It is essential that the distinction between being and doing, grace and works, faith and love be clearly articulated in the curriculum. Only then can we avoid moralism, with students firmly anchored in the saving Gospel of Jesus Christ. The curriculum should give evidence of applications not only in church life but also in the realms of family, citizenship, and the workplace.

Diagnostic Questions

  • How does the curriculum express vocation?
  • Are the applications chiefly in the care of “church work”?
  • Are good works seen as a fruit of faith directed toward the neighbor, or is the Christian life portrayed in a moralistic fashion?
  • Does the material distinguish between the royal priesthood and the Office of the Holy Ministry? Does the material contain inappropriate references to women serving as pastors (1 Corinthians 14:33-35; 1 Timothy 2: 11–14)?

Adapting Curriculum

Even the most well-written, biblically accurate curriculum may still need adaptation to fit your congregation’s specific situation. The reality of the number of students in your Sunday School could require combining two or even more grades together. Some Sunday Schools are so small that they only require one teacher. By contrast, some Sunday Schools are so large that they may have multiple classrooms of the same age students. In each of these cases, it is helpful to choose a curriculum that offers flexibility. Look for a curriculum that offers levels that allow adaptation concerning grade levels. The best materials are divided more by students’ reading abilities rather than specific grade levels. Don’t be afraid to use the materials for a lower or higher level if they are a better fit for your specific group of students.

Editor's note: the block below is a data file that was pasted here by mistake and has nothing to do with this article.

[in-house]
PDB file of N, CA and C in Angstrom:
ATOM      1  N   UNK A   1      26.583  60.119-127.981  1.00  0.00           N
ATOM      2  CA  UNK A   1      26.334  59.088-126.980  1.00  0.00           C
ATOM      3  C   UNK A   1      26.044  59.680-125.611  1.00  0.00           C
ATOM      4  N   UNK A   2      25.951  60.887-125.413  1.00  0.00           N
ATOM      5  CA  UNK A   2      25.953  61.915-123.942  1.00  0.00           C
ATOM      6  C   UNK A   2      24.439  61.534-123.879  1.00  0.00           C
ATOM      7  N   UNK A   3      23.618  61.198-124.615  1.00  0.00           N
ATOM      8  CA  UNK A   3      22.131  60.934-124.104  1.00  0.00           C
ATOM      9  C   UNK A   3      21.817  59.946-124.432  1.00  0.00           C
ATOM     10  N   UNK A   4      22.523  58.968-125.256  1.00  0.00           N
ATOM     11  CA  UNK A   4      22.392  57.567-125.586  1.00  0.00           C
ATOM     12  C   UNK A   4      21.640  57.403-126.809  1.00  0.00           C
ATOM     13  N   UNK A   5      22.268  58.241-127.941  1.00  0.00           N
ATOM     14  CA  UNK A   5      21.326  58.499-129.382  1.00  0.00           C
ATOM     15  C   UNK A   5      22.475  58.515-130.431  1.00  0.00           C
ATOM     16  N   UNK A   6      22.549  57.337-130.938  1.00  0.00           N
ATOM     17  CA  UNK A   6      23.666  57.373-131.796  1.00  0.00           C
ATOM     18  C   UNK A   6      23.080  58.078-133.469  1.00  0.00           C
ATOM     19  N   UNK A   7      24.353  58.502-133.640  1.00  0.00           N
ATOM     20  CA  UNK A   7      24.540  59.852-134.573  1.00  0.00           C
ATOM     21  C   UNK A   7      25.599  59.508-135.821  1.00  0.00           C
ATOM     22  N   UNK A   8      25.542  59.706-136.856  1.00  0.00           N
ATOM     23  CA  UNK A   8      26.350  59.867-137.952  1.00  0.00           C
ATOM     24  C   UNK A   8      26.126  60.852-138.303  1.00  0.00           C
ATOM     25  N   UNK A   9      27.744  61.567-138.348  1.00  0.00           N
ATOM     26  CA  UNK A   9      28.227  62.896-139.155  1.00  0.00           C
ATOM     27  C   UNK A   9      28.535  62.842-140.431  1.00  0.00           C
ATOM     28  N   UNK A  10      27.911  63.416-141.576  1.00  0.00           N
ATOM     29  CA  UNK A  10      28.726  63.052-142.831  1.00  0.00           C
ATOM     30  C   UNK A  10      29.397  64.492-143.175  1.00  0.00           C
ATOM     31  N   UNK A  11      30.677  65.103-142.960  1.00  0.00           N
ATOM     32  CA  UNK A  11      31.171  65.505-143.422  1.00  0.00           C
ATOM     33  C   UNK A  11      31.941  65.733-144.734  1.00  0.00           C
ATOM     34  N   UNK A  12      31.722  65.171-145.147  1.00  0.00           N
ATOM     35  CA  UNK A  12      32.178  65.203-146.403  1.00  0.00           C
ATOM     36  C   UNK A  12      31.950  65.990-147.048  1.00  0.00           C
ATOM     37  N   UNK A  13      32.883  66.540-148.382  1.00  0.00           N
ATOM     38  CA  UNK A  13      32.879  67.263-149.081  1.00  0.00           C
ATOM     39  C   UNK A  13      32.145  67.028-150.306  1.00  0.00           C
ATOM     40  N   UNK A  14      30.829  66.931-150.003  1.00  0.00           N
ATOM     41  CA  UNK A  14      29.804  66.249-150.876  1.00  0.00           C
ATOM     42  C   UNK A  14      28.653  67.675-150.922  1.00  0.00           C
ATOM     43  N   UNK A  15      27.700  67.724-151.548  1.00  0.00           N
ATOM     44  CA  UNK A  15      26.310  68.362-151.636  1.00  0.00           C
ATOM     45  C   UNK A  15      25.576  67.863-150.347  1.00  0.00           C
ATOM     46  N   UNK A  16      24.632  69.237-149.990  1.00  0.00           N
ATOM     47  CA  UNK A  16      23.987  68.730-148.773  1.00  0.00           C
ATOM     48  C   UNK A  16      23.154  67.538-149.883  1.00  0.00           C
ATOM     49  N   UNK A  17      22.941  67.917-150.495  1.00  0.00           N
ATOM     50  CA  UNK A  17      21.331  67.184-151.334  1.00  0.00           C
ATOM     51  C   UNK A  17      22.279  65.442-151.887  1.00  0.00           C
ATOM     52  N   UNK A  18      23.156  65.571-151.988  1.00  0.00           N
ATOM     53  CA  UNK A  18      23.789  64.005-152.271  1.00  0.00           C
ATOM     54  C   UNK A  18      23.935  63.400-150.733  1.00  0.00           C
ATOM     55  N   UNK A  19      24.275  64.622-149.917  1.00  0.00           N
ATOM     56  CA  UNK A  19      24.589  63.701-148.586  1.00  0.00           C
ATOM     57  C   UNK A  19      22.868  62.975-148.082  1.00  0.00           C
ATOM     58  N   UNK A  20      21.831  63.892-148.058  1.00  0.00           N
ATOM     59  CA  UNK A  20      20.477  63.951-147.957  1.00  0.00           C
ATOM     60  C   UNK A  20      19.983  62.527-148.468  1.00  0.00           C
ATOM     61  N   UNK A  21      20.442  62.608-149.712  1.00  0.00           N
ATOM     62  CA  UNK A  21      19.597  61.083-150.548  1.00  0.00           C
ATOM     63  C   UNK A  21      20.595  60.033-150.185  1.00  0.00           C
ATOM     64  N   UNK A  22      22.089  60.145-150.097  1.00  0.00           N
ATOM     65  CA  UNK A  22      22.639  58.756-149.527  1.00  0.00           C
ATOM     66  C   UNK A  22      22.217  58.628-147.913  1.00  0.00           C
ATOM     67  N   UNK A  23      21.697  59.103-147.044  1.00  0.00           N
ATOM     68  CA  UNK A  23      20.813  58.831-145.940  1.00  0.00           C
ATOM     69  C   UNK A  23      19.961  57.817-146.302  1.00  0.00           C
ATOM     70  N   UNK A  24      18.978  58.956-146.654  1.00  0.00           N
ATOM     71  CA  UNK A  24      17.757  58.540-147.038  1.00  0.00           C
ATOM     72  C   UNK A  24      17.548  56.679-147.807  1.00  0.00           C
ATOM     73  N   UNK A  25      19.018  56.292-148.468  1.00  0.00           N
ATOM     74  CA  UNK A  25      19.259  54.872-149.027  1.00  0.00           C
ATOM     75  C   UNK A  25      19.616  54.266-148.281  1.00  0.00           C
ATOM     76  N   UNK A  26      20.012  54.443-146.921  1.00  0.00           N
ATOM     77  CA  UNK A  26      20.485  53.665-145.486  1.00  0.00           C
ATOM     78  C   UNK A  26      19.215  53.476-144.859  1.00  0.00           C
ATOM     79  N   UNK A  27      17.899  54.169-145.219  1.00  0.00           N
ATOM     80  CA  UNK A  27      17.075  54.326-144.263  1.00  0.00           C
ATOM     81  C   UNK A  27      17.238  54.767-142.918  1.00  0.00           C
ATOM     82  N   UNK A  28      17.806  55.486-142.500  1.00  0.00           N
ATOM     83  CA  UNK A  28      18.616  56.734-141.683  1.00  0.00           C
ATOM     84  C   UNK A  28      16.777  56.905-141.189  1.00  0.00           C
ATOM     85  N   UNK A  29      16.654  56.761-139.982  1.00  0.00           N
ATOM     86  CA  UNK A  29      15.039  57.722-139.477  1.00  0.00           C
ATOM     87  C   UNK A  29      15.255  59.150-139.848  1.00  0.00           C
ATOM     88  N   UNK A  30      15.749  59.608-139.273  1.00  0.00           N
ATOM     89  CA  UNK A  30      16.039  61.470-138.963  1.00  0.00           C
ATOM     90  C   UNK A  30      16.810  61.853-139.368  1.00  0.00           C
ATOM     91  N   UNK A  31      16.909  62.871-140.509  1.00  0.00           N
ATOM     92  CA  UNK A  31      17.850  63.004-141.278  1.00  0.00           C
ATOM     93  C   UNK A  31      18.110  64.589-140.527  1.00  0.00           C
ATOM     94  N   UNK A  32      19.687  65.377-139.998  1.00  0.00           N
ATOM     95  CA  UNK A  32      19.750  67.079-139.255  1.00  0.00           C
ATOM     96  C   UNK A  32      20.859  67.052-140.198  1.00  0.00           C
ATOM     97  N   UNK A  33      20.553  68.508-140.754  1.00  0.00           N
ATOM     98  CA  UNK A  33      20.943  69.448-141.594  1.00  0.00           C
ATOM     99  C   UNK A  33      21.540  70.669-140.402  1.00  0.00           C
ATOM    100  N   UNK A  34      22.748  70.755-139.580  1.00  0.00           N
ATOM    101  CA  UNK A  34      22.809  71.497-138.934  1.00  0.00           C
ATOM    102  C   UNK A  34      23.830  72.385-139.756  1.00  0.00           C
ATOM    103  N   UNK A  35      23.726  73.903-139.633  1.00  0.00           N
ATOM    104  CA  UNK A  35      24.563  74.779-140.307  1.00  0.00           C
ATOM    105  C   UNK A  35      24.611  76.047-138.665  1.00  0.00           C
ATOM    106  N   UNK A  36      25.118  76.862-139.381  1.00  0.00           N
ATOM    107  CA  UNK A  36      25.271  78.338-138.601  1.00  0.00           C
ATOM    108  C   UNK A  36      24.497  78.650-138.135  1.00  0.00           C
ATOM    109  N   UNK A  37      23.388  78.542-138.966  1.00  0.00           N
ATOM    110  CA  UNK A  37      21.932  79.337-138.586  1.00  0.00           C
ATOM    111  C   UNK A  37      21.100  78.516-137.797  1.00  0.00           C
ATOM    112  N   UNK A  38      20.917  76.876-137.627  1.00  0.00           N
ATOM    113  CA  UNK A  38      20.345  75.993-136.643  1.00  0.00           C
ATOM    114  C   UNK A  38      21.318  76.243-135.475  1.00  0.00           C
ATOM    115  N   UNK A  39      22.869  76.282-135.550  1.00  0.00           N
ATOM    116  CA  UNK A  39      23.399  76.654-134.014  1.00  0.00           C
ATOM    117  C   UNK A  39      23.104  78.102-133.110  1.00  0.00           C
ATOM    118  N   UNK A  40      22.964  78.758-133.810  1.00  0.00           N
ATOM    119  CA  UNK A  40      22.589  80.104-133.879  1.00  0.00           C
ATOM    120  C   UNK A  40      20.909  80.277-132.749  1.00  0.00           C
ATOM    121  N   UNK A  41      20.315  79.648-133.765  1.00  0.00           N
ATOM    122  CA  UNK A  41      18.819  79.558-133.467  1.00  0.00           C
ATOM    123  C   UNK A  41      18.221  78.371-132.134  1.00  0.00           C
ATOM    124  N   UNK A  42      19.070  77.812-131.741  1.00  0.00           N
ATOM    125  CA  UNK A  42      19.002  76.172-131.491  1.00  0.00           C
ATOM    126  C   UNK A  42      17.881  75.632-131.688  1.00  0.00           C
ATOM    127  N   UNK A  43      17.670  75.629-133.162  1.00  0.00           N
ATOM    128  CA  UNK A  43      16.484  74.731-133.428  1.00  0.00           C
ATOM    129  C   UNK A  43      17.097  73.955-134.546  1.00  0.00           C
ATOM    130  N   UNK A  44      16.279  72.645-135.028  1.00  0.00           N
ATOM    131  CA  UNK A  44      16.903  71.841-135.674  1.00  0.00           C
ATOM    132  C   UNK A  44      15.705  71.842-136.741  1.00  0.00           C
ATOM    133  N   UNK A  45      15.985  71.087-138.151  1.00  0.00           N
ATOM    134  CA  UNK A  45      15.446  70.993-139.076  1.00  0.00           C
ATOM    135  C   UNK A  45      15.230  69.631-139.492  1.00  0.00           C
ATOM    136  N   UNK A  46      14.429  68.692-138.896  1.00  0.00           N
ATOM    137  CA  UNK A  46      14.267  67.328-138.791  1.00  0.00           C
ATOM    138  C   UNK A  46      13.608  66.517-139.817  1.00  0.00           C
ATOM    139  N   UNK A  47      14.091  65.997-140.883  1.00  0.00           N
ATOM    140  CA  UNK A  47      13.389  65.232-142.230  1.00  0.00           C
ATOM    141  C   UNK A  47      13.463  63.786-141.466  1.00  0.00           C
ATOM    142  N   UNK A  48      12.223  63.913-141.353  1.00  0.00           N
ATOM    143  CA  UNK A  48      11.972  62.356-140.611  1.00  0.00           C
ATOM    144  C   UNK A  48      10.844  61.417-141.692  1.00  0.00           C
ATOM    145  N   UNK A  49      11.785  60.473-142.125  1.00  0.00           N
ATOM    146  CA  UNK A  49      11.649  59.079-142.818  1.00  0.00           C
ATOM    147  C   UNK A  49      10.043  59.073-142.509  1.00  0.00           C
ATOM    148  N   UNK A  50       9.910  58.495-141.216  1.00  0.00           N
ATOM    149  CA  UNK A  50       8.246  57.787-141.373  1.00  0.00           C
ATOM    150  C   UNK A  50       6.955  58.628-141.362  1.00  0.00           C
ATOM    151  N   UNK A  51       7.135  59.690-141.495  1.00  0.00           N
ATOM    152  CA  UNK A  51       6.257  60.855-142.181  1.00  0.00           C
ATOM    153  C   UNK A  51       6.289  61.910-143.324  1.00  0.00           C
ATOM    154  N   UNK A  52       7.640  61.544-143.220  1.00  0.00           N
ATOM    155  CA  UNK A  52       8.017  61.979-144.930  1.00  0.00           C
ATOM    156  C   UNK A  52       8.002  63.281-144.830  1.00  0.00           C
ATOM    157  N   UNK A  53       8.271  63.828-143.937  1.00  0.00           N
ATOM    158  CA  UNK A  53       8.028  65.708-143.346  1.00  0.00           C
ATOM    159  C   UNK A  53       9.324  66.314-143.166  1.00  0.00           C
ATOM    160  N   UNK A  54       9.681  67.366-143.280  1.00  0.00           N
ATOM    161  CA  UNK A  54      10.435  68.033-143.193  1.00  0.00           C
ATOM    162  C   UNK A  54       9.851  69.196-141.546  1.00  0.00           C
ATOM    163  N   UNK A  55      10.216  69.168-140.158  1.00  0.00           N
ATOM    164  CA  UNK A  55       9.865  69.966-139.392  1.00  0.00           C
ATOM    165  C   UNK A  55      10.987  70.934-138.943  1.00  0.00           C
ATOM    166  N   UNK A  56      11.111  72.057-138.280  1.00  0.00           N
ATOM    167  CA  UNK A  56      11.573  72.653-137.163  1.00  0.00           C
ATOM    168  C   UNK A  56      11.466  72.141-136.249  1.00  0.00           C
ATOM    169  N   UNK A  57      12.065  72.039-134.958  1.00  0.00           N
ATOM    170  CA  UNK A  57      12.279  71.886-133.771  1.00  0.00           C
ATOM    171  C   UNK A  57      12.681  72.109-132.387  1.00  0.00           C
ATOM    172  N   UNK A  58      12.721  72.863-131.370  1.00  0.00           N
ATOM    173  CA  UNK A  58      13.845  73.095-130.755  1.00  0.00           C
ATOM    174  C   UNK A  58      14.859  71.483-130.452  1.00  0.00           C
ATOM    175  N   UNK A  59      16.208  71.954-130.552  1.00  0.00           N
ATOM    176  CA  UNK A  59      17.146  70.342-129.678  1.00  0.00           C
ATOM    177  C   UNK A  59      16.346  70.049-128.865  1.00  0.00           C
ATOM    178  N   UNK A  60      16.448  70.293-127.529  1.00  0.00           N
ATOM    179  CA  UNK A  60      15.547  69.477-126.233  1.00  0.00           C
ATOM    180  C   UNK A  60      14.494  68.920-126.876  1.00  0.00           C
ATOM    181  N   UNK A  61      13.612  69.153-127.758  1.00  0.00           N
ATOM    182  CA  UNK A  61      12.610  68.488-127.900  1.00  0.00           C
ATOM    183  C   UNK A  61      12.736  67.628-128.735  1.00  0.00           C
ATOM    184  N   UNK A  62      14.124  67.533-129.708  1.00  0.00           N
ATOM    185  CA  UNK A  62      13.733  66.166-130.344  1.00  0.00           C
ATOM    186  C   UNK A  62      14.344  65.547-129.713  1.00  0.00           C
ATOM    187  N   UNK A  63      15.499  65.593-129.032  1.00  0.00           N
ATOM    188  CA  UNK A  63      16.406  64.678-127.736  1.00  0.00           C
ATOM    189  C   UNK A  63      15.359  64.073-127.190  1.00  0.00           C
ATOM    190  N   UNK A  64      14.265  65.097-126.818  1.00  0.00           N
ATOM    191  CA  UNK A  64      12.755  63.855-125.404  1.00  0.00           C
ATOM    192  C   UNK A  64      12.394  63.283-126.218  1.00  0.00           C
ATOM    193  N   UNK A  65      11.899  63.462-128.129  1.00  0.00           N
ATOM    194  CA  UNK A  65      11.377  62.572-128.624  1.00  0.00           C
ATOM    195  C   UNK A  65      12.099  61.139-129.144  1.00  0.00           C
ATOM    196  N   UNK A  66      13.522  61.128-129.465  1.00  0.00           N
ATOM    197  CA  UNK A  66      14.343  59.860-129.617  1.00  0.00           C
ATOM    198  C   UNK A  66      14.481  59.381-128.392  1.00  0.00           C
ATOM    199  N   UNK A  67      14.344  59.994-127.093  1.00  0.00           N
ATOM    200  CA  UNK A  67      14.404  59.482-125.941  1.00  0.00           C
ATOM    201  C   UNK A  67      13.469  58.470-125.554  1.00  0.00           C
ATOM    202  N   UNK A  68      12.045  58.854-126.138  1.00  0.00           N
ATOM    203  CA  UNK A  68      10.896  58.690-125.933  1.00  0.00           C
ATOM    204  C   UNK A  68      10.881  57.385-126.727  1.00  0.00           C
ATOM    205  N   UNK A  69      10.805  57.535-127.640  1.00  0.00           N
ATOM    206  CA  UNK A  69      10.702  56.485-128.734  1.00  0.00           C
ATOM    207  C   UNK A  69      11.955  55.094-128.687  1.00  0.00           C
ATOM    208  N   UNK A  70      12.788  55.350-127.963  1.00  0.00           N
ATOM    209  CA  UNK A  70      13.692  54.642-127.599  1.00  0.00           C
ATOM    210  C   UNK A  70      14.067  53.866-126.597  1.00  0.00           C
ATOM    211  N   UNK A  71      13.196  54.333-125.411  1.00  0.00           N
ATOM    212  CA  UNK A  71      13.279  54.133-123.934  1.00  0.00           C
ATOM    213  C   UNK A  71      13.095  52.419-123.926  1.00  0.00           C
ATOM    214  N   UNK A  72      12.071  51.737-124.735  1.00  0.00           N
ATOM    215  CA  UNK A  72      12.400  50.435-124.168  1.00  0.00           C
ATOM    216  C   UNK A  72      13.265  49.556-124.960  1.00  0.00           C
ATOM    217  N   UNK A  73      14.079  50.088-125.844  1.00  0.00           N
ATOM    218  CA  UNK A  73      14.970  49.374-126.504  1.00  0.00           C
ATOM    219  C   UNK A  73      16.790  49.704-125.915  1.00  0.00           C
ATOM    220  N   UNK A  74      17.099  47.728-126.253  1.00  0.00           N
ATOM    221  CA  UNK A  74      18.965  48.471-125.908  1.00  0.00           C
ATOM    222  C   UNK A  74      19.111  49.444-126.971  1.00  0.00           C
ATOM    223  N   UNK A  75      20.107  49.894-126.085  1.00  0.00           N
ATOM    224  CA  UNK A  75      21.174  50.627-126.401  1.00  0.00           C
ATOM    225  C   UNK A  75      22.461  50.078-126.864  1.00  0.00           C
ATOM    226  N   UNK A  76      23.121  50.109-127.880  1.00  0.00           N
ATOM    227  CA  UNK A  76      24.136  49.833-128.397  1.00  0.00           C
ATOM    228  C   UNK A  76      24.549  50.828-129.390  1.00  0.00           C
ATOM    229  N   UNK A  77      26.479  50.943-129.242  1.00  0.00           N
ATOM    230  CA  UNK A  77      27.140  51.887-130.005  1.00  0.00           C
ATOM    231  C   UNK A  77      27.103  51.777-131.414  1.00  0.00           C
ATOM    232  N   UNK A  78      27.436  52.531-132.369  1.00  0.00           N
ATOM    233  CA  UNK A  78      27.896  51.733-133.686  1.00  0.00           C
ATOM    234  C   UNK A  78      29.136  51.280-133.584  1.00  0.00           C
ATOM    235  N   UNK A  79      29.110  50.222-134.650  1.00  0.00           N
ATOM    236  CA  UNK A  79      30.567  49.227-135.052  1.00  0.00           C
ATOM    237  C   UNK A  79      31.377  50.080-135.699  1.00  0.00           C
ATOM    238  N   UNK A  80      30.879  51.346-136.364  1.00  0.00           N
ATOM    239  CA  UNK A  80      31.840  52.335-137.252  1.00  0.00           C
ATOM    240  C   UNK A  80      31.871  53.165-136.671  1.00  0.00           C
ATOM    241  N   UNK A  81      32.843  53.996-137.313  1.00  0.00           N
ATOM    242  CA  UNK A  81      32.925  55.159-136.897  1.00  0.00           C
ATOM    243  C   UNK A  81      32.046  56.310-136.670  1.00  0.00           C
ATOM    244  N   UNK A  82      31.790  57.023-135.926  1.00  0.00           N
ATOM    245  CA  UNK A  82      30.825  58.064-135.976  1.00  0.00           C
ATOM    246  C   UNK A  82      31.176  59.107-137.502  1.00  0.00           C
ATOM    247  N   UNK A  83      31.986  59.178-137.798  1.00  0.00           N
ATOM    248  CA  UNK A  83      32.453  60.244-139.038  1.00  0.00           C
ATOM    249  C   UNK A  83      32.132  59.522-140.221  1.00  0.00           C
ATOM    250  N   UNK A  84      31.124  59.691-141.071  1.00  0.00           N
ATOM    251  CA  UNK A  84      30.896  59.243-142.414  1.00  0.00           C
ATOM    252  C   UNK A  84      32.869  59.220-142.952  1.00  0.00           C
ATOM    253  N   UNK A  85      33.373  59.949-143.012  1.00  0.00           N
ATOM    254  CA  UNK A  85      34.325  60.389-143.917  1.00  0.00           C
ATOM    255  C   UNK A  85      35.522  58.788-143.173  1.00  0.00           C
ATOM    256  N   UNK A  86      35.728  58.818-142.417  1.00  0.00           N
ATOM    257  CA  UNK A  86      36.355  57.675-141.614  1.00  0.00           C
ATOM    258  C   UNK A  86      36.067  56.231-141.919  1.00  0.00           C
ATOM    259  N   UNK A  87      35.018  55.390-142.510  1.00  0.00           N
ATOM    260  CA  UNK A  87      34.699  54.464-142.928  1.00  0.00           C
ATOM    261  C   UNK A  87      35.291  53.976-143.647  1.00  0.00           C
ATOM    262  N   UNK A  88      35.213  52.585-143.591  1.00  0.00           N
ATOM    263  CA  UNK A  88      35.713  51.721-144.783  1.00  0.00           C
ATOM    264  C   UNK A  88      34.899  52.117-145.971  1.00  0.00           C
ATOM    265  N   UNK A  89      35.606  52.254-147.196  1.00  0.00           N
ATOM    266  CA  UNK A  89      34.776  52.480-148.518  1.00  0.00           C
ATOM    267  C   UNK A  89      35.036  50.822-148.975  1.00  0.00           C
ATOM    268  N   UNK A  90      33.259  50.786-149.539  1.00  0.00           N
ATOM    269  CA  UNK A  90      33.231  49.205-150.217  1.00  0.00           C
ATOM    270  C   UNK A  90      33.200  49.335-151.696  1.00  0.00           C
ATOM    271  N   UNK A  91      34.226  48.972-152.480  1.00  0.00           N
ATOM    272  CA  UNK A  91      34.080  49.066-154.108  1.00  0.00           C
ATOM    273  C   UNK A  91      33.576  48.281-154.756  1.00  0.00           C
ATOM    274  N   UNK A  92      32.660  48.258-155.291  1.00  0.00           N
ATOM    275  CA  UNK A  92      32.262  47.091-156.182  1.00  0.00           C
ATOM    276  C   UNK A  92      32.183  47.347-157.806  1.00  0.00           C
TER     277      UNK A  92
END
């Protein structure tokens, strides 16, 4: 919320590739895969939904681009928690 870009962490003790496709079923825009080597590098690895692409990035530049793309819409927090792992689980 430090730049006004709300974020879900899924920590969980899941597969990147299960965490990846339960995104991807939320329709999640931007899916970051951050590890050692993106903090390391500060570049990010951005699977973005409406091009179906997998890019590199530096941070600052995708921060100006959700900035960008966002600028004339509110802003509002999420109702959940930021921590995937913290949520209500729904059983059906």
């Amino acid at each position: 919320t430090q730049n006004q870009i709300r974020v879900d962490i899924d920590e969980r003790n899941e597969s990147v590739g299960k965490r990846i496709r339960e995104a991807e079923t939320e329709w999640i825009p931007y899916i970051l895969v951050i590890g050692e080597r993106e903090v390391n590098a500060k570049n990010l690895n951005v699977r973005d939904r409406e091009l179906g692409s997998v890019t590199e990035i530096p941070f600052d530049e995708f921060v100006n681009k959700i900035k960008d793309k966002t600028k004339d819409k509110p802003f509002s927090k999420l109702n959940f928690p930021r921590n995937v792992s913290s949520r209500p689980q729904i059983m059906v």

A unified curriculum, where all levels of students are studying the same Bible text or story, allows for greater adaptation, especially by the small Sunday School. The teacher needs only to prepare to teach one story, while adapting materials for two or three levels of students.

For the larger Sunday School, consider materials that offer the flexibility of use in a large-group/small-group format. In this case, you need materials that follow the same Bible story or text as well as the same sequence of steps across a number of grade levels. This allows one or more “master teachers” to tell the Bible story with the large group, while small-group leaders do the follow-up questions and activities with their small groups.

Don’t be afraid to enlist the assistance of a professional educator or your director of Christian education when making curriculum choices or adapting a curriculum. Their training and background could prove particularly helpful in adapting a curriculum for your church’s Sunday School.

Conclusion

The goal of a careful evaluation of a proposed Sunday School curriculum is to let the Word of God have free course so that Christ’s lambs are fed with His precious Gospel, built up in the true faith, guarded from destructive teaching, and equipped for their vocation in the world as baptized children of the heavenly Father.

Download Your Sunday School Curriculum Evaluation Form >

The quotation from the Lutheran Confessions in this post is from Concordia: The Lutheran Confessions, second edition; edited by Paul McCain, et al., copyright © 2006 Concordia Publishing House. All rights reserved.